unless the fireplace was designed specifically for glass doors.

Installing an external air port into an existing fireplace is
also not likely to improve it much. It will alleviate the
problem of a fireplace sucking warm air out of your home,
but it will not make your fireplace any more efficient at
heating your room.
posted by the Real Dan at 7:31 AM on September 19, 2007

Get a wood stove! You will not regret it.
posted by lohmannn at 7:42 AM on September 19, 2007

You need to look at the shape of the fireplace. I have had fireplaces that would not, after hours of a blazing fire and a ton of glowing embers, raise the temperature of the room one single degree. This is happens when the fireplace opening is too deep, too low, and not in the classic "Rumford" fireplace shape, which is shallow and tall, with widely-angled sides.

If your fireplace doesn't look like a Rumford, you're out of luck. The blower ideas will make some difference, but the blower won't run during a power outage. Your best bet really is to invest in a stove insert, since this will be vastly more efficient than any fireplace possibly could be.
posted by beagle at 7:51 AM on September 19, 2007

The last place I lived in had a fireplace insert. It was fantastic -- you lit the fire, let things get good and hot, then closed a lever that routed all the smoke through a catalytic converter before sending it up the chimney. Closing the air control all the way let us get almost 24 hours out of a full load of wood (24 hours later there were still hot coals, and the stove was still putting out warmth, but not very much), and with the fan on "low" it easily heated a 1000 sq ft area.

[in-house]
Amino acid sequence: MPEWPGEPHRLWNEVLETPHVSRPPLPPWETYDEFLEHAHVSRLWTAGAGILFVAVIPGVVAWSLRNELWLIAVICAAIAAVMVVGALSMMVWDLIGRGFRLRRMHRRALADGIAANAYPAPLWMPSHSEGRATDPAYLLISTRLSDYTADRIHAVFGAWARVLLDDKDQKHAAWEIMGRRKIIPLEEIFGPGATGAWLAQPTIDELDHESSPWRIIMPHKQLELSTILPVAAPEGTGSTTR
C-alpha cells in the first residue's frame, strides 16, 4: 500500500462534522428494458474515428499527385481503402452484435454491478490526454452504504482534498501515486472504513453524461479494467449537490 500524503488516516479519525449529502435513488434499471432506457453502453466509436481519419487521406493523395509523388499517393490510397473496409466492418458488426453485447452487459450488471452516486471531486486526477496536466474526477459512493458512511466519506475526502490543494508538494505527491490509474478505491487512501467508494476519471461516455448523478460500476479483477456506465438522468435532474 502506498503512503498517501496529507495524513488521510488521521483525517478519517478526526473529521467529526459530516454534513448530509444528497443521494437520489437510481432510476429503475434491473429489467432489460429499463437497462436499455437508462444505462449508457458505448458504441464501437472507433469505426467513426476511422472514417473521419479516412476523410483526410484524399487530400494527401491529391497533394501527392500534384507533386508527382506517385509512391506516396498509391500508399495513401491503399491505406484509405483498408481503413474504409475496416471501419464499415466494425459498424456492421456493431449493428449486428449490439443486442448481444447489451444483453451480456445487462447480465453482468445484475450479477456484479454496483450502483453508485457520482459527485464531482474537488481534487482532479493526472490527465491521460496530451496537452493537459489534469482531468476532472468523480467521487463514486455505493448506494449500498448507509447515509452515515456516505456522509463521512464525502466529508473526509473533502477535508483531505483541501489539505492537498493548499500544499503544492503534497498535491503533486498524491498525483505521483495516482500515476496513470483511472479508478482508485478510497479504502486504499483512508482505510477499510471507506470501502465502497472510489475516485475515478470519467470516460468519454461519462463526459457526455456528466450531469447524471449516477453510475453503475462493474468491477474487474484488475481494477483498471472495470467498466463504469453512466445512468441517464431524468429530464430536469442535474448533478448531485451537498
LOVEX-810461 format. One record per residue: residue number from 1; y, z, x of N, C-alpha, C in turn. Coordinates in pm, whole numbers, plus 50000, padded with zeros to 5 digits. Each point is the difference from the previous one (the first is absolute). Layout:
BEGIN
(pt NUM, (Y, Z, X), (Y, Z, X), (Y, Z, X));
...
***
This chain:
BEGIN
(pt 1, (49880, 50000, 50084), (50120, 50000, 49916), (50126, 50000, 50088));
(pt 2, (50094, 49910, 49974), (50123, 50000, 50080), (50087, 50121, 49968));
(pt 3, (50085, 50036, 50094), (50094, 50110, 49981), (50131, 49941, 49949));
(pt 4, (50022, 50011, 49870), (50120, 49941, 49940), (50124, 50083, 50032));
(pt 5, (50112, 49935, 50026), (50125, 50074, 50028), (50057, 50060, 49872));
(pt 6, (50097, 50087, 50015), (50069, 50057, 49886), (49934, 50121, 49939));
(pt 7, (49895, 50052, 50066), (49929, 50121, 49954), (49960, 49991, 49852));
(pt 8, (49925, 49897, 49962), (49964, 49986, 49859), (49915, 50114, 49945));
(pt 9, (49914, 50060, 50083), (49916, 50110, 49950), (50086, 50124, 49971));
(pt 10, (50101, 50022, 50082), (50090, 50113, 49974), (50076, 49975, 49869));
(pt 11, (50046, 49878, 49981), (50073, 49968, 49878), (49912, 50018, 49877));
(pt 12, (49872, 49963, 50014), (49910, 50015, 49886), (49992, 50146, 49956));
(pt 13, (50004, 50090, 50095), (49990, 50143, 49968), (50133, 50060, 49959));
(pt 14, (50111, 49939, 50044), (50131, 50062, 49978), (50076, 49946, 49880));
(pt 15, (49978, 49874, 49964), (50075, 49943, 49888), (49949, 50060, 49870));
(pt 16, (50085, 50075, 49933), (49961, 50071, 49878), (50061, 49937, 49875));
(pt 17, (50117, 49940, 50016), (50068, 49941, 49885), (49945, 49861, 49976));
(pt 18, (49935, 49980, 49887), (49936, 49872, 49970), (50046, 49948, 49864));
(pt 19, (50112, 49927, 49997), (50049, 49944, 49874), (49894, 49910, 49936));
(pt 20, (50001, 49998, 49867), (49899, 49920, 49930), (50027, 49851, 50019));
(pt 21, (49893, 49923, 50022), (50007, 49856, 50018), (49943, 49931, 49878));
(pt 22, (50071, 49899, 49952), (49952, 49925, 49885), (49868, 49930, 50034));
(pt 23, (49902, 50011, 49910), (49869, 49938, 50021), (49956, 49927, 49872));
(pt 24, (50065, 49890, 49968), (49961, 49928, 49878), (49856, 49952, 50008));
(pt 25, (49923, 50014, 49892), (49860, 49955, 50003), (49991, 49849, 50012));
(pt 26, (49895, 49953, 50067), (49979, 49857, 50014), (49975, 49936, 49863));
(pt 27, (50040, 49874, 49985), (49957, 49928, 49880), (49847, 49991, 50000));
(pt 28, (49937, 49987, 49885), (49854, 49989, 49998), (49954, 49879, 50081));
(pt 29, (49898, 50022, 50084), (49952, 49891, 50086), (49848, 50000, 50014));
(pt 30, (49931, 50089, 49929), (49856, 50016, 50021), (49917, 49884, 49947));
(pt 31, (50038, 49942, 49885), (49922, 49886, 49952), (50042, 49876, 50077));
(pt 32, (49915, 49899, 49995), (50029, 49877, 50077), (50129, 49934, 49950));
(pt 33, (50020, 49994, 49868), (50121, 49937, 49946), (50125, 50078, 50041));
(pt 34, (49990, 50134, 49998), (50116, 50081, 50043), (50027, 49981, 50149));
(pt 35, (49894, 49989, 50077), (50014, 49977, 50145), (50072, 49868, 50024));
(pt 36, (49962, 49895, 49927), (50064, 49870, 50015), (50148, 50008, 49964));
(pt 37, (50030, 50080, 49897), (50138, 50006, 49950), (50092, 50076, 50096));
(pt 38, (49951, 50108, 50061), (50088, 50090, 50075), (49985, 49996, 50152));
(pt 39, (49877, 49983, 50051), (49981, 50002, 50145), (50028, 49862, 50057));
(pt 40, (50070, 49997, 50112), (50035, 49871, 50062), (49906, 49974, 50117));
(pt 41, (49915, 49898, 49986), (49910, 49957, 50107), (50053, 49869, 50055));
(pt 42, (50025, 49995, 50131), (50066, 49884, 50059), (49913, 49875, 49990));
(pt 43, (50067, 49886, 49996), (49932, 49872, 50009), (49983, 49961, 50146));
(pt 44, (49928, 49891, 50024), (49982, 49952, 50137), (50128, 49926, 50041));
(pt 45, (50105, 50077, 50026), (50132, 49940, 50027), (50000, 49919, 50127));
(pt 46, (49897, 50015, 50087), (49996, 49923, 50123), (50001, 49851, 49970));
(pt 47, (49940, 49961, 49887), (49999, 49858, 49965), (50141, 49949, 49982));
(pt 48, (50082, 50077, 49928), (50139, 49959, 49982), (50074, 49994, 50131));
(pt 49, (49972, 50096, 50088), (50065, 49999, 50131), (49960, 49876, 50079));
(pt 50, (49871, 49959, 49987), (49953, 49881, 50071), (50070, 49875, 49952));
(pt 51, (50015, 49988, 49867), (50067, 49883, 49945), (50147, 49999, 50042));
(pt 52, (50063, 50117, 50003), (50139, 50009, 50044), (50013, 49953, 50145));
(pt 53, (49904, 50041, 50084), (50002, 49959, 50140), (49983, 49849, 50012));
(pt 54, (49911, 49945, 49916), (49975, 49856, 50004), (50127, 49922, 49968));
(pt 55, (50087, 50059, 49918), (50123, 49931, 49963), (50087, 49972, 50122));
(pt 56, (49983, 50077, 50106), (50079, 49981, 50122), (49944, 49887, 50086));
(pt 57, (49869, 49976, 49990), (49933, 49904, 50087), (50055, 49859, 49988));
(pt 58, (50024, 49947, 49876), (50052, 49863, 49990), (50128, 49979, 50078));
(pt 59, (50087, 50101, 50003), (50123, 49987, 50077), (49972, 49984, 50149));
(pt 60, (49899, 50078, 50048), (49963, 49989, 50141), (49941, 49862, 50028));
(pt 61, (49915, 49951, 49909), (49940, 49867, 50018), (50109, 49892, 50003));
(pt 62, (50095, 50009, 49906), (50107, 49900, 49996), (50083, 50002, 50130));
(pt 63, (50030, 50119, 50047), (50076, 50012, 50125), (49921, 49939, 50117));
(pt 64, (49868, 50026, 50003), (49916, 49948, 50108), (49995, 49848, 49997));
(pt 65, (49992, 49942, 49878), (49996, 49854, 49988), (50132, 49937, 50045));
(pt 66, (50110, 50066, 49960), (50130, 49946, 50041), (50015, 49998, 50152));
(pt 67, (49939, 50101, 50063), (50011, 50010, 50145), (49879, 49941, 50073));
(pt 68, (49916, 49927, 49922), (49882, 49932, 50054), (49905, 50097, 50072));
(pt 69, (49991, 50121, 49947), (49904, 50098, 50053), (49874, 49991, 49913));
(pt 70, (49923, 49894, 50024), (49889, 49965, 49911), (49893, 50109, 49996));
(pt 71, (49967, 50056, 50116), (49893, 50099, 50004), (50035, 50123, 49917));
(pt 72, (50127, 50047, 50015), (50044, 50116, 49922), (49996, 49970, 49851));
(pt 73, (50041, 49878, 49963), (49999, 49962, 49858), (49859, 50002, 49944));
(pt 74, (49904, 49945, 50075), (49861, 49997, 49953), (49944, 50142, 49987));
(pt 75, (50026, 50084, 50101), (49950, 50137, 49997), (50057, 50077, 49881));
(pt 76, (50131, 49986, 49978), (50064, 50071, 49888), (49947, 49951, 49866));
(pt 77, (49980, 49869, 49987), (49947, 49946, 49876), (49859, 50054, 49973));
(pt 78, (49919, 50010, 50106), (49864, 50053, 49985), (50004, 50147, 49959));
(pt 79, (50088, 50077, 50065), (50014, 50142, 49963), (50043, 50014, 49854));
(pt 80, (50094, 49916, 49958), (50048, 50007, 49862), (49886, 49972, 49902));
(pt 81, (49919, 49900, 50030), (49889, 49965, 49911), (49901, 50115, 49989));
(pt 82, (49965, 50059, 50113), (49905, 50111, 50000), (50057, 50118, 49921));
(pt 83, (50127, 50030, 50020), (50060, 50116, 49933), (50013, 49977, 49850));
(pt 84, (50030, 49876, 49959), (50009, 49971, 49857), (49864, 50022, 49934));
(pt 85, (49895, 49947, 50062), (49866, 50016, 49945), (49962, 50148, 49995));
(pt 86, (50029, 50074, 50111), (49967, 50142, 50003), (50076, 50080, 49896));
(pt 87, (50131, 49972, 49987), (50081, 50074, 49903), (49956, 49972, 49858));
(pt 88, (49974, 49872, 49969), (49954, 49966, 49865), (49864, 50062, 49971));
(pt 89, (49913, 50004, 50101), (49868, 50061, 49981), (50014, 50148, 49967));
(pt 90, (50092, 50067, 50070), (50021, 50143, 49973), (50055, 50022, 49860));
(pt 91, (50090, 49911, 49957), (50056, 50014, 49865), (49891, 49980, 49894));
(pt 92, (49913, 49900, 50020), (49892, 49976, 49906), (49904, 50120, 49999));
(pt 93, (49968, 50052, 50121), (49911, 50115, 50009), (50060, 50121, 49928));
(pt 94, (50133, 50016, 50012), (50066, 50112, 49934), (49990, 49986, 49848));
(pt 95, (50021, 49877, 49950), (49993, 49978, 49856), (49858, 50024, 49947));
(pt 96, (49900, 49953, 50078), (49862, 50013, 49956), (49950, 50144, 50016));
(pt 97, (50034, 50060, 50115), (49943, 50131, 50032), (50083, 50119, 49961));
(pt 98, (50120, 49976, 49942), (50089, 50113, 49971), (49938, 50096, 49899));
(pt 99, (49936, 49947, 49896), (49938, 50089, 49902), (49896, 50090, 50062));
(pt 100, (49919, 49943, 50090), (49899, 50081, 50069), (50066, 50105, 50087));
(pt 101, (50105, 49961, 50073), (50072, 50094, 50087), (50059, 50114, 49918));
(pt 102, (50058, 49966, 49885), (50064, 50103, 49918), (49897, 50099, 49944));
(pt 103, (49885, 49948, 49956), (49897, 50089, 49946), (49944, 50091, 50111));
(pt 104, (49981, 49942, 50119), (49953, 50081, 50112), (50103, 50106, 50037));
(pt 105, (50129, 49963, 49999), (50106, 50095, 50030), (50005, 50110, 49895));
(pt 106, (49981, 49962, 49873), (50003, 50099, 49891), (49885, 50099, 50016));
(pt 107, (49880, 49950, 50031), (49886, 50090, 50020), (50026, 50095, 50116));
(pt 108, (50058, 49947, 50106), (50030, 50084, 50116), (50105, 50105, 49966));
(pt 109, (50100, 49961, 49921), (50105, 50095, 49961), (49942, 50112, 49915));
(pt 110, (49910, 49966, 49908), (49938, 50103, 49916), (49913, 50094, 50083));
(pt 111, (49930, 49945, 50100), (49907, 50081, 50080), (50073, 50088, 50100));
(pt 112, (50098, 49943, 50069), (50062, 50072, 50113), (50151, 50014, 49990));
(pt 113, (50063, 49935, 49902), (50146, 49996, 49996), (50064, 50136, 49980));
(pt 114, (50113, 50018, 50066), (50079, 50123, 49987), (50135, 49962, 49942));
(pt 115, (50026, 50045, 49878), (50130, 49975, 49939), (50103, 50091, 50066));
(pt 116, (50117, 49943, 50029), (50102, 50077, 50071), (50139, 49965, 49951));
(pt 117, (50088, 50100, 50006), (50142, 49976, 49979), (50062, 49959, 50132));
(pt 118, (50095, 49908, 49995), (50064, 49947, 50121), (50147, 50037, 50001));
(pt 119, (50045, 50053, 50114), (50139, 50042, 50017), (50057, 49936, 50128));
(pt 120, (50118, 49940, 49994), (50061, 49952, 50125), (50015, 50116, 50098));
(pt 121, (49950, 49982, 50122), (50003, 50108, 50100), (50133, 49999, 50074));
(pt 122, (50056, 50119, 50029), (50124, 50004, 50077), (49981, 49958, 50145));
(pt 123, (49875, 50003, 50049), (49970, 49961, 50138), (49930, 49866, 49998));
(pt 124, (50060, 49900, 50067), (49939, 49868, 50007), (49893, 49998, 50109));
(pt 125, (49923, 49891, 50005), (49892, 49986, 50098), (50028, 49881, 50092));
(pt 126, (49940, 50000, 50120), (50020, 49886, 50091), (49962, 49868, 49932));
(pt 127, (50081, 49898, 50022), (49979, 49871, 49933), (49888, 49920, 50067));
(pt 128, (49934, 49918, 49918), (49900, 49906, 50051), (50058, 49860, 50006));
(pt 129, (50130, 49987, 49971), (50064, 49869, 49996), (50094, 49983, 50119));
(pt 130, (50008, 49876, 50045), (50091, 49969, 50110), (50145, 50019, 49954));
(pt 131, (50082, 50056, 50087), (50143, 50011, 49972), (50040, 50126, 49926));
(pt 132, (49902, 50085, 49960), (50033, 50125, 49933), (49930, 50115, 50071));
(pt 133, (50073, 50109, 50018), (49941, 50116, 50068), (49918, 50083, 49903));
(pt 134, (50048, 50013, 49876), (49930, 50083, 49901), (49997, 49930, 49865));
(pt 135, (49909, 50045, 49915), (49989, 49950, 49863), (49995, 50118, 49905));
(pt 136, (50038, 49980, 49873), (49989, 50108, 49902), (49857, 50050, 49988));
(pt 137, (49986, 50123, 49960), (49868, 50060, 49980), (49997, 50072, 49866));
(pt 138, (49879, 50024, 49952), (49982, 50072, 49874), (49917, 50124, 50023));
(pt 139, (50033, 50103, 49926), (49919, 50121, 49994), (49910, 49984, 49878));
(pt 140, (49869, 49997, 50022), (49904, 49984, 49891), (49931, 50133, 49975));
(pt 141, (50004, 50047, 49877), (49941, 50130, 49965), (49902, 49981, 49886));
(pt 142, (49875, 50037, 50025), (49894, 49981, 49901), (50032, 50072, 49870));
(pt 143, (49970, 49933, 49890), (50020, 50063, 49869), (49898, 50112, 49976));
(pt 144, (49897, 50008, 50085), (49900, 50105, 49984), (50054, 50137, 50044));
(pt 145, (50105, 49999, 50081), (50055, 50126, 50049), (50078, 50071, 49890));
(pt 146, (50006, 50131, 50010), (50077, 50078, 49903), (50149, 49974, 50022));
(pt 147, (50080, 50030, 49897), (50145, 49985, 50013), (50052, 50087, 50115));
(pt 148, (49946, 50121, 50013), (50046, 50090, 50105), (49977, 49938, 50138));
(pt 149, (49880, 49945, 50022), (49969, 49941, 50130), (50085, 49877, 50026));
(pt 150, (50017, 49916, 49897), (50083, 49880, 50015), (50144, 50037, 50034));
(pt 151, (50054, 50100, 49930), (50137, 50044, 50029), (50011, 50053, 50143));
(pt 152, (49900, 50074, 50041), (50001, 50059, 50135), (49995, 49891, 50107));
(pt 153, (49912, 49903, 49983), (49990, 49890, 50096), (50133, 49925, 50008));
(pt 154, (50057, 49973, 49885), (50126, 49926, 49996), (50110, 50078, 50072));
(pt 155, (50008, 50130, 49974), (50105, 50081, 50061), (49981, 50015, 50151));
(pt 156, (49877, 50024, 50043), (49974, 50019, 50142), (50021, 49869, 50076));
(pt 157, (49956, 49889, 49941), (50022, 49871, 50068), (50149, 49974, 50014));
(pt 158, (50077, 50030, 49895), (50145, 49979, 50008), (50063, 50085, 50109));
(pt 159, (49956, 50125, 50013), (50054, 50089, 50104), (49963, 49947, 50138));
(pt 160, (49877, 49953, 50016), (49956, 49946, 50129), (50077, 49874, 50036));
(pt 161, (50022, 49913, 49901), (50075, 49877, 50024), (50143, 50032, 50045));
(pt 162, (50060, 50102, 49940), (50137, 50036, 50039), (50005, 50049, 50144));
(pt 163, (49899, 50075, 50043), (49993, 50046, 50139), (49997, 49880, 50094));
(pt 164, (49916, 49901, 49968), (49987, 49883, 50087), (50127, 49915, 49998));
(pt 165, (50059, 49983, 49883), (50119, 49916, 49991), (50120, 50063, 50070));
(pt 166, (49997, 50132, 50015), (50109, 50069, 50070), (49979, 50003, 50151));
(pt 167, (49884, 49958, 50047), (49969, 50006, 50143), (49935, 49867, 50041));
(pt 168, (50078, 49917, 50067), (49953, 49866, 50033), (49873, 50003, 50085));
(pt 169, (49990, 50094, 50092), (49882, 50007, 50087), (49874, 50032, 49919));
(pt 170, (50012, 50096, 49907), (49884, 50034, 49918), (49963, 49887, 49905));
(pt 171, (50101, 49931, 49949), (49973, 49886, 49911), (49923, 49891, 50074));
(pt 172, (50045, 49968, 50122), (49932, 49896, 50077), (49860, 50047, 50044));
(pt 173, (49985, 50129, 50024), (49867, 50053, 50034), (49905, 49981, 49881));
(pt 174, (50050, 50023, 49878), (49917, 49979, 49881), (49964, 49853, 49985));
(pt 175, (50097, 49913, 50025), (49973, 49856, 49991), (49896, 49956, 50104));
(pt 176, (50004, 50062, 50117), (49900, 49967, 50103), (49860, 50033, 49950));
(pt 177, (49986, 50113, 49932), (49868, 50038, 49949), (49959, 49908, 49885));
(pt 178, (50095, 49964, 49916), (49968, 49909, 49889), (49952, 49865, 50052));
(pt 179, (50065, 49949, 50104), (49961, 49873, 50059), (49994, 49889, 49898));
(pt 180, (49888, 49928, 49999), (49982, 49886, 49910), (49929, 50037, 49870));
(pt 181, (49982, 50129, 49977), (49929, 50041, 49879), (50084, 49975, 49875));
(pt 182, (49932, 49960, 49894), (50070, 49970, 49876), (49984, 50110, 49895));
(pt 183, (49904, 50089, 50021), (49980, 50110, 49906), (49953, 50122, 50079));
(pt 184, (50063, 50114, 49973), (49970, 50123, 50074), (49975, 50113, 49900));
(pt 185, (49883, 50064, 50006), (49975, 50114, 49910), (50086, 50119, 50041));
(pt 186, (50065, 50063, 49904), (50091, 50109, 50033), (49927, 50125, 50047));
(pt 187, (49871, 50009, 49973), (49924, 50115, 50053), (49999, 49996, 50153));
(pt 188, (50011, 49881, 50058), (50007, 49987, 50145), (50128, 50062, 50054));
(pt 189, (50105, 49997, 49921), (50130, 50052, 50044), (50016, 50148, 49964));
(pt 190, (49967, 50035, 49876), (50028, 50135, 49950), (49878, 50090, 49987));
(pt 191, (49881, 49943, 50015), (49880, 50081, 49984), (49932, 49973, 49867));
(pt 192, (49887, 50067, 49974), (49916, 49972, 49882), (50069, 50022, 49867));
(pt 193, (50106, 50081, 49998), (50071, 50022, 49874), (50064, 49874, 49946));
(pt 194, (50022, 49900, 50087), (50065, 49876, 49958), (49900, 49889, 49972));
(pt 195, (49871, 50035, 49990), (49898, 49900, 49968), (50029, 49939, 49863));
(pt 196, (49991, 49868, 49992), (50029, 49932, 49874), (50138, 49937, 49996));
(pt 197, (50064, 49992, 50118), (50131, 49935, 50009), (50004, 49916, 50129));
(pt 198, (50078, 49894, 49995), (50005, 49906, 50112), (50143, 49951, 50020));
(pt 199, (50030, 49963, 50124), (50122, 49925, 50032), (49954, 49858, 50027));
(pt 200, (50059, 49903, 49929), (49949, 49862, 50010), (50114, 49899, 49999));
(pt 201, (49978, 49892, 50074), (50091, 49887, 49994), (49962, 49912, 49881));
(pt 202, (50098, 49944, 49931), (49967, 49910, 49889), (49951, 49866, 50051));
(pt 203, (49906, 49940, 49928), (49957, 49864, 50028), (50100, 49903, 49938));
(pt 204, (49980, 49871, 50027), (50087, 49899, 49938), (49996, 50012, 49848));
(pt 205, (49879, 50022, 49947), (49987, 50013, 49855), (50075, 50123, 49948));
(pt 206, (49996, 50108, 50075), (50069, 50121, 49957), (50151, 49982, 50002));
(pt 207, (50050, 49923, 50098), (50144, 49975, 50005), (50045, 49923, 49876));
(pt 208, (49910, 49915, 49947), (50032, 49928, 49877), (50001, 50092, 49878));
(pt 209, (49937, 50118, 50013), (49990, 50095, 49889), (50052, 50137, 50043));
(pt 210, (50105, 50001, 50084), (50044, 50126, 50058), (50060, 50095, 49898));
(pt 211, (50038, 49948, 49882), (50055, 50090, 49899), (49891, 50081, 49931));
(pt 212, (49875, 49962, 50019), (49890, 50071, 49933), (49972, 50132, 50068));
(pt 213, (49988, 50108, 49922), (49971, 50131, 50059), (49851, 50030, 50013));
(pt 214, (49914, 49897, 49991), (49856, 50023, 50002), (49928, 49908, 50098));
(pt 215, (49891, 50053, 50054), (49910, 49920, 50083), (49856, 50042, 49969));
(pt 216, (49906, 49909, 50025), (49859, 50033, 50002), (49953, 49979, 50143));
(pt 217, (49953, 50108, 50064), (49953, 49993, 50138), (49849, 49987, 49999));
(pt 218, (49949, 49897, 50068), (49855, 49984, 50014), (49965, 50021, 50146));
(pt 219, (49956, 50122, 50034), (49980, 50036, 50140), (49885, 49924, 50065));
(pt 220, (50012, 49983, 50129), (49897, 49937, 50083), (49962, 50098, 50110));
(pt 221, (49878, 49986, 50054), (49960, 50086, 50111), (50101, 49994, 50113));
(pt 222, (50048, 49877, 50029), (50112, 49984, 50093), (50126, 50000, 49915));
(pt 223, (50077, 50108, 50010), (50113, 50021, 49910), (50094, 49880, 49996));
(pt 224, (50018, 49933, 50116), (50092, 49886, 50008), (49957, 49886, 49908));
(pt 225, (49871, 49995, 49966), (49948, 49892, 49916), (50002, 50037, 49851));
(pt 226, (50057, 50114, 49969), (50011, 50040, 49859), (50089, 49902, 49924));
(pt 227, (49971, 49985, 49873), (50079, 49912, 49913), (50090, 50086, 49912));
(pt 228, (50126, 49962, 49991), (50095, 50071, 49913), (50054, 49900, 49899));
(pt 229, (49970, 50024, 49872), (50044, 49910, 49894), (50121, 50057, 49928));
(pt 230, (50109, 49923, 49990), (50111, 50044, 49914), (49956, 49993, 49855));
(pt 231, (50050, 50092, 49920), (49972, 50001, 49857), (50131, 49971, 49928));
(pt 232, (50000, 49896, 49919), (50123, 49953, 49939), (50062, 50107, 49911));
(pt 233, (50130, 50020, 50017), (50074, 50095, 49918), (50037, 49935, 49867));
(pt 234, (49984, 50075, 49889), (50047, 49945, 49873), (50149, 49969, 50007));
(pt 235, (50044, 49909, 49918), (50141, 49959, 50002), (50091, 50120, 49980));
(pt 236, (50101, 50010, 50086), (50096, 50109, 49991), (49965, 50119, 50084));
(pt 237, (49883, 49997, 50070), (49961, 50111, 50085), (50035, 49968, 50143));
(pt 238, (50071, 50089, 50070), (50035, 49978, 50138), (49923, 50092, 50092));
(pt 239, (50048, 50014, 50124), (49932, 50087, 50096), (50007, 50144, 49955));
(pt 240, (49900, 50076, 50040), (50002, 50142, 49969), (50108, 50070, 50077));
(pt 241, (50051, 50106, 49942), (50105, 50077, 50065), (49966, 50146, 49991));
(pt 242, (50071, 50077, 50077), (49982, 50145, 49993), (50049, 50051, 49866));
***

posted by Forktine at 8:26 AM on September 19, 2007

Response by poster: Thanks everyone. It looks like an insert is going to be the way to go.
posted by jaythebull at 9:35 AM on September 19, 2007

You might need your chimney sweeping. If you are burning wood you are supposed to do it at twice a year (once with coal)... a sooty chimney can me your fire much less efficient (and making it much more likely that your chimney will catch fire as well!).
posted by fearfulsymmetry at 1:08 PM on September 19, 2007

Wood stoves are much more efficient than a fireplace. My dad used to joke that fireplaces would cook you on one side and freeze the other!

We installed a wood stove and we love it, but the dust and dry heat are not for everybody.
posted by msbaby at 1:16 PM on September 25, 2007

That is why we got an insert. These days they make them to look much better than the one we bought several years ago.

Just make sure your heat thermometer is not right close to it. Ours is just a few feet away and it makes the rest of our house cold when the fireplace is on.
posted by seekingsimplicity at 12:22 PM on September 28, 2007

My fireplace was smoky and didn't seem to give off much heat until I redid it using the Rumford design, essentially making it much shallower with slanting sidewalls. This cured smokiness and warmed the room faster and better with less wood. Plans and discussion by Rumford himself, circa 1796, found at
Before actually mixing any mortar, as I was a bit scared of the outcome, I got some extra large bricks and dry lay them in place and built a test fire. Improvement was very obvious. I then lay them up permanently, mortaring only the vertical joints, and backfilling with rubble and a bit of mortar. I used common brick, not firebrick and its fine after 3 years.
posted by fkeese at 2:29 PM on January 31, 2008